Mucho Mucho Amor: The Legend of Walter Mercado in now streaming on Netflix
Documentaries are as diverse as fiction. In Language? In Narrative? Also, of course, but mostly in antagonism. While they can be a total homage or an acid accusation (sans “Visages Villages” and “Twenty Years Later,” respectively, are very clear examples), there are nuances based on the study of something or someone that really stand out from fiction.
Netflix’s newest documentary, “Mucho Mucho Amor: The Legend of Walter Mercado,” really, in terms of antagonism is unidimensional. A tribute to a persona who, first of all, for his image, conquered millions (billions, perhaps?) of people but his words really transcended him. The directors Cristina Costantini and Kareem Tabsch are good investigators of cases and situations (just look at their previous work – “Science Fair” and “Dolphin Lover,” for example). Mucho Mucho Amor is no different. The journalistic feeling to understand Walter is strong and draws animated moments from the interviewees. However, at certain times it is not satisfactory as a whole.
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The work begins as follows: A montage of archival images of Walter and then statements by people who were part of his life in some way (familiar, isn’t it?). Those first minutes are the total definition of the work’s language. Where the mythification comes through third parties and their reports of moments with him is an objective way of treatment. However, when saturated in the genre, this one hour and thirty-three six minutes of projection brings a dull feeling of superficiality together with something that is invariably monotonous.
The point of the documentary is that it could have been a psychedelic journey like the Qatsi Trilogy (1982, 1988 and 2002) or even Samsara (2011). Walter was as fascinating as he was eccentric. Something more dipped in acid would have been a fantastic surprise. The closest we have to something linguistic and narrative that lives up to the Mercado is the division into ‘chapters’ and momentary illustrations based on the Tarot cards. A visual identity that orders linearity as well and has a very funny moment.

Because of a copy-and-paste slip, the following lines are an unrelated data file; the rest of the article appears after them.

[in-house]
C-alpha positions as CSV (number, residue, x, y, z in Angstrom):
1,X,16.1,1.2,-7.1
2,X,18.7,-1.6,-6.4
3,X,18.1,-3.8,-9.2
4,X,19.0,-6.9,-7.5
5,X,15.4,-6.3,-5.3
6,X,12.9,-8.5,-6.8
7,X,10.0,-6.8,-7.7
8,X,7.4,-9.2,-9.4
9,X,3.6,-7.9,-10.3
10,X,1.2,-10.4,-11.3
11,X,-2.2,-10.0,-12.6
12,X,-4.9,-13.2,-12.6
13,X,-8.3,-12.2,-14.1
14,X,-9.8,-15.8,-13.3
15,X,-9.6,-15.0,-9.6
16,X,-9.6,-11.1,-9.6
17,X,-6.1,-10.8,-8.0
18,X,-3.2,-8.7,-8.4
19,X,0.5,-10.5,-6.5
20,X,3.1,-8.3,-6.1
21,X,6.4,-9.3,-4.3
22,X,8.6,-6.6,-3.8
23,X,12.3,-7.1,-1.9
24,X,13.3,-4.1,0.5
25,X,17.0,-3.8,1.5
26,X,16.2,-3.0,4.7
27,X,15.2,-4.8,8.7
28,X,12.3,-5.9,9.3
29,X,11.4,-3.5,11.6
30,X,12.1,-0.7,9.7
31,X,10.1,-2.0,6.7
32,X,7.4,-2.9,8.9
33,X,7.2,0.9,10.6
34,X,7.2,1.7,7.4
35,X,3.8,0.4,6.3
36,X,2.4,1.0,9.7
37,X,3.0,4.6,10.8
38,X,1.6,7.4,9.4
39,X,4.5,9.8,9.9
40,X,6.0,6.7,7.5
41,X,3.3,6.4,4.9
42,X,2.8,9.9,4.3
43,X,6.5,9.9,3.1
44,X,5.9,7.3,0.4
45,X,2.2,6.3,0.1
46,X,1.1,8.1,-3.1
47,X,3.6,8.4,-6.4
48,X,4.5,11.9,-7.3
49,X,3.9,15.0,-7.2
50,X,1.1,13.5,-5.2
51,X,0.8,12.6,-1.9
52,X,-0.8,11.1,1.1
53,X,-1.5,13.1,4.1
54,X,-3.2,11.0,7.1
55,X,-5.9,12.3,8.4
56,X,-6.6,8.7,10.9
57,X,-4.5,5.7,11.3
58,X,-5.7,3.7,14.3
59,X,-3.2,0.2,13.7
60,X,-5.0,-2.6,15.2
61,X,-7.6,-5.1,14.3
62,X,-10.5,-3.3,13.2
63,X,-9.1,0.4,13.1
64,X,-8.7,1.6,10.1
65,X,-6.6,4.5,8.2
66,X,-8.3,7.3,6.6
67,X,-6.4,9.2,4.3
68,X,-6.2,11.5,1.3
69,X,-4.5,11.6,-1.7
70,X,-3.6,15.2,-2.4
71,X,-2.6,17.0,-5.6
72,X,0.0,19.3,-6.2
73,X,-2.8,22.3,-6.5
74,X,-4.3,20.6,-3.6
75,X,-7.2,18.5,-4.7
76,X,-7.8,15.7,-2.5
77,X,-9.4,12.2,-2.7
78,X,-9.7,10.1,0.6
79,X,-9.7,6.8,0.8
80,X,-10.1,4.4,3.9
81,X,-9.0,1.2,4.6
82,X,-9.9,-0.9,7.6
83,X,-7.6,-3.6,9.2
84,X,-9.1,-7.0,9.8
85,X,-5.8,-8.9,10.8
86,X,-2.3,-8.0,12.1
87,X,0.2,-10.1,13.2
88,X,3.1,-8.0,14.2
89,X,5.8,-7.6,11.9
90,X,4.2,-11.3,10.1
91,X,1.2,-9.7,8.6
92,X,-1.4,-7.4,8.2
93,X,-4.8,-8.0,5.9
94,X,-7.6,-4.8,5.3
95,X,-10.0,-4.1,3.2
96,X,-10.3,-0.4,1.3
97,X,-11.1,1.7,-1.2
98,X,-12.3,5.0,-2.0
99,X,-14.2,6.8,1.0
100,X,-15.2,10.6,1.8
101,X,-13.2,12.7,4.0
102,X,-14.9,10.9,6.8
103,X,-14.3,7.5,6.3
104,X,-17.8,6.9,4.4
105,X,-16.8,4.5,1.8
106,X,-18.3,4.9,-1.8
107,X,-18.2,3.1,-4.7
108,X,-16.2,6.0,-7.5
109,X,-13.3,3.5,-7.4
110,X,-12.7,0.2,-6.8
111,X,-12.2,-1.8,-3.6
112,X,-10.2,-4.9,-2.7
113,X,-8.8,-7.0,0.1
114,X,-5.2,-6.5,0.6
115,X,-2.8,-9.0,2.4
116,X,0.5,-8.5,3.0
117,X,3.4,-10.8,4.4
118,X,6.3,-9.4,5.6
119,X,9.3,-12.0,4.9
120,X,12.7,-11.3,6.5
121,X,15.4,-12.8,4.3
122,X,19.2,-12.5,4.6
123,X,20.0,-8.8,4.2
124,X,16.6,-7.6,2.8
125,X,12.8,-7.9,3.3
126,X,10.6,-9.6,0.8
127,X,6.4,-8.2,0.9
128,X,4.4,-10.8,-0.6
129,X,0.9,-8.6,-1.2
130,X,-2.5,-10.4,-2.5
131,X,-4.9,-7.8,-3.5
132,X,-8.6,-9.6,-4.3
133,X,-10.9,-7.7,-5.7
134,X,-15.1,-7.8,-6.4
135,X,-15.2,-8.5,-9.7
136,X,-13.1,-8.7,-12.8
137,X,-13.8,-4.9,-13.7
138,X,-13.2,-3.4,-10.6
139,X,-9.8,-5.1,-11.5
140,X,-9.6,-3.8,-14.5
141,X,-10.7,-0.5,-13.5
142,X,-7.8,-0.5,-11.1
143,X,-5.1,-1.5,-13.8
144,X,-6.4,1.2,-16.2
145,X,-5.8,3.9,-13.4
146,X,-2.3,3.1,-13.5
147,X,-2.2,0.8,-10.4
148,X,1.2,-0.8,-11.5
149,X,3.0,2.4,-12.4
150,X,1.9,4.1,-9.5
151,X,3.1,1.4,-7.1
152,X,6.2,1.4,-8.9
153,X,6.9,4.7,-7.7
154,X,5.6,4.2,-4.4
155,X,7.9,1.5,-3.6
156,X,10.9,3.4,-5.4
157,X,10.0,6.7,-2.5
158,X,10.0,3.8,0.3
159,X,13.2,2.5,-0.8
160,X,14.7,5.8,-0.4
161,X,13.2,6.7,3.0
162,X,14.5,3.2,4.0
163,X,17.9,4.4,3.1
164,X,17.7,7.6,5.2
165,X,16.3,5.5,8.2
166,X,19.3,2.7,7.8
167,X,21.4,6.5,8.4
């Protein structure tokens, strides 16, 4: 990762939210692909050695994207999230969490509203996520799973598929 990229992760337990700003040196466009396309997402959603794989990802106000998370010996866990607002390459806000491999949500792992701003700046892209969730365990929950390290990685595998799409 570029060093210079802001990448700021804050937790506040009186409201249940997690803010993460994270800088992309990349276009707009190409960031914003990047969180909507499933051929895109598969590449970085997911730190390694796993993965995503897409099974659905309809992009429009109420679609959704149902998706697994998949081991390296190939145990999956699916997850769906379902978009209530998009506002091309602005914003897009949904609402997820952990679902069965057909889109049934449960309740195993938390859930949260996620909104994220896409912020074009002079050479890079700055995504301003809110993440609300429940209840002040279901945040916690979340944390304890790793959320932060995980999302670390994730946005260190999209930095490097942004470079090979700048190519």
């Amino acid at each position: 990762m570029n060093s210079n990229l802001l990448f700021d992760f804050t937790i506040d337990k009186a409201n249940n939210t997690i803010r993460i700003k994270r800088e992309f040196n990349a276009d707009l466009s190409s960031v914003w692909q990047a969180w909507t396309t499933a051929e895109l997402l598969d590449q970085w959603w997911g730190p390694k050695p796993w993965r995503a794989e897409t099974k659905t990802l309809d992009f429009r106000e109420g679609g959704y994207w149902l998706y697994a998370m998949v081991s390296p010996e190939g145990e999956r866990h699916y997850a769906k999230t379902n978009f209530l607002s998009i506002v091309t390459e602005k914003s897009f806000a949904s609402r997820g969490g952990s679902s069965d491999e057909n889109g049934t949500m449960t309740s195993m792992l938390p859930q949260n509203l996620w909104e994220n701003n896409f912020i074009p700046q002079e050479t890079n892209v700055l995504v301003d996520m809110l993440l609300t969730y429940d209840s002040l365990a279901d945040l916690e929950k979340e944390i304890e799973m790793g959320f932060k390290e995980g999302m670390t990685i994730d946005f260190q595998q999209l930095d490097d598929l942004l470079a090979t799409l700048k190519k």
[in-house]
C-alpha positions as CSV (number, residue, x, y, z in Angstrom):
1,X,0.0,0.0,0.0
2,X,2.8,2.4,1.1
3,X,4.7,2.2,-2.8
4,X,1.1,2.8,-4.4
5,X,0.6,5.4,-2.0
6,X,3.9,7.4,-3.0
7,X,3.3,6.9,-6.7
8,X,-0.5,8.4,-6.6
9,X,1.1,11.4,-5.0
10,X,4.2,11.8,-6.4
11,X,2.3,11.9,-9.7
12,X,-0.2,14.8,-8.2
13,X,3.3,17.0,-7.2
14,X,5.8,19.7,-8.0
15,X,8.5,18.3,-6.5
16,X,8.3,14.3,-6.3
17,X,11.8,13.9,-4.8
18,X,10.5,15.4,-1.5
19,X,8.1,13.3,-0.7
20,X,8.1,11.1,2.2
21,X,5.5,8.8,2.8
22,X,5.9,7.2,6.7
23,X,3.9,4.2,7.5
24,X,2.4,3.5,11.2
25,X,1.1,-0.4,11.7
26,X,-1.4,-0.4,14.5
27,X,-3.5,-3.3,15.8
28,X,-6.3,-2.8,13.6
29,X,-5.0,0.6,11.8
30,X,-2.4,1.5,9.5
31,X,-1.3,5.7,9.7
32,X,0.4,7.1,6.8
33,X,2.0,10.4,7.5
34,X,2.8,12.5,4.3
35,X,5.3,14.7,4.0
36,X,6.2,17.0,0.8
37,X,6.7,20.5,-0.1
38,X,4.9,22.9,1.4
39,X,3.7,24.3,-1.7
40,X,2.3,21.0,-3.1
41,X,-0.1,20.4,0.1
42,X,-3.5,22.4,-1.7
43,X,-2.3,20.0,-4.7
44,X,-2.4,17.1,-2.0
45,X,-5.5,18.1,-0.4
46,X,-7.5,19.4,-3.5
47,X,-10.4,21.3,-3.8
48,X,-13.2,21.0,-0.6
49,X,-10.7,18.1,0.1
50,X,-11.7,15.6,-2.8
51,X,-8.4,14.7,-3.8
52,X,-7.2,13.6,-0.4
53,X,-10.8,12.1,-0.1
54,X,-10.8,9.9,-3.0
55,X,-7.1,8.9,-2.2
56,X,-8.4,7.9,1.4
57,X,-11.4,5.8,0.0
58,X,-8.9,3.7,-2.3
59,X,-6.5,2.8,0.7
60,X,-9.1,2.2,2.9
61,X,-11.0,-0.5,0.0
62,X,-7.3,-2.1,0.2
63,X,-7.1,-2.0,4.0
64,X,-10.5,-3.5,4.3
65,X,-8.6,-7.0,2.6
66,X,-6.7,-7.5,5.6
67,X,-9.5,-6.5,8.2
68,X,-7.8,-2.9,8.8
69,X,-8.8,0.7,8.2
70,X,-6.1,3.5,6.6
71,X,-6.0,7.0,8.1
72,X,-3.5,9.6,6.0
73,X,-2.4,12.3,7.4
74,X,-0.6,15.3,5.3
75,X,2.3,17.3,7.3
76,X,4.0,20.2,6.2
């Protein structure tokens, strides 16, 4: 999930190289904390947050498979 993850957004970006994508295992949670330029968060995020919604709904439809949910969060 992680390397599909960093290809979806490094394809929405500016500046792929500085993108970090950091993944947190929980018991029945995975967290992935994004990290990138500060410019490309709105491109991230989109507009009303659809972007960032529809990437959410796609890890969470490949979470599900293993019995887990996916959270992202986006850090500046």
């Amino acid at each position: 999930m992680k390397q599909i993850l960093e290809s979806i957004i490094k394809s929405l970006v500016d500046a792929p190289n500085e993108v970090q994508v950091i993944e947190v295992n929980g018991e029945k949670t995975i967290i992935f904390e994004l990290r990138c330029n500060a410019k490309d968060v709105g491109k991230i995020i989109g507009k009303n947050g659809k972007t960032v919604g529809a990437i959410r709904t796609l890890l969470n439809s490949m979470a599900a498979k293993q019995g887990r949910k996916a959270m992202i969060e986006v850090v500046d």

On the other hand, the film’s superficiality, conventional language, and the chronological narrative are able to create emotions. The duo of directors manages to create a bridge so strong with the viewer (whether they are admirers of the astrologer or not) that at the end of the projection they show an admirable sensitivity when portraying the last great moments of Walter’s life. From daily tasks like making a meal and retouching makeup without the intrusion of a soundtrack to the observing takes, each visual element becomes unpredictable. In the middle of so many emotionally strong scenes, the highlight of a specific take is inevitable – Walter’s dog lying on the bed in the foreground and just behind, in the background, he is helped to get out of bed. It just works somehow.
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Still, in terms of emotional reach, the moments when Lin-Manuel Miranda meets Walter Mercado and the credit sequence are especially exemplary. Firstly, it is a beautiful moment where watching a talented person become a child meeting one of his idols is shown. It brings an unconscious smile on anyone who witnesses something like it. Secondly, the melancholy that remains in the final moments is relieved by the installation of the Mercado photoshoot with a contagious song. This is Walter’s philosophy, positivity amid the sadness, in his own words, “Mucho Mucho Amor.”
The technical part was a total reflection of the superficiality already mentioned by the directors. There are formulaic montages (image and narration) and a shy camera (which works only in the last twenty minutes). But consistent humor is created with the little creativity involved. In an attempt to create something a little more differentiated in the initial credits, the camera, which should have the sensation of a transcendental walk, ends up just being a simpleton show of where Walter lived.
Mucho Mucho Amor is a documentary hampered by a traditional language and narrative that has been seen thousands of times before, but the sense of celebration of such a striking personality is contagious, emotional, and makes anyone, at the very least, admire his qualities.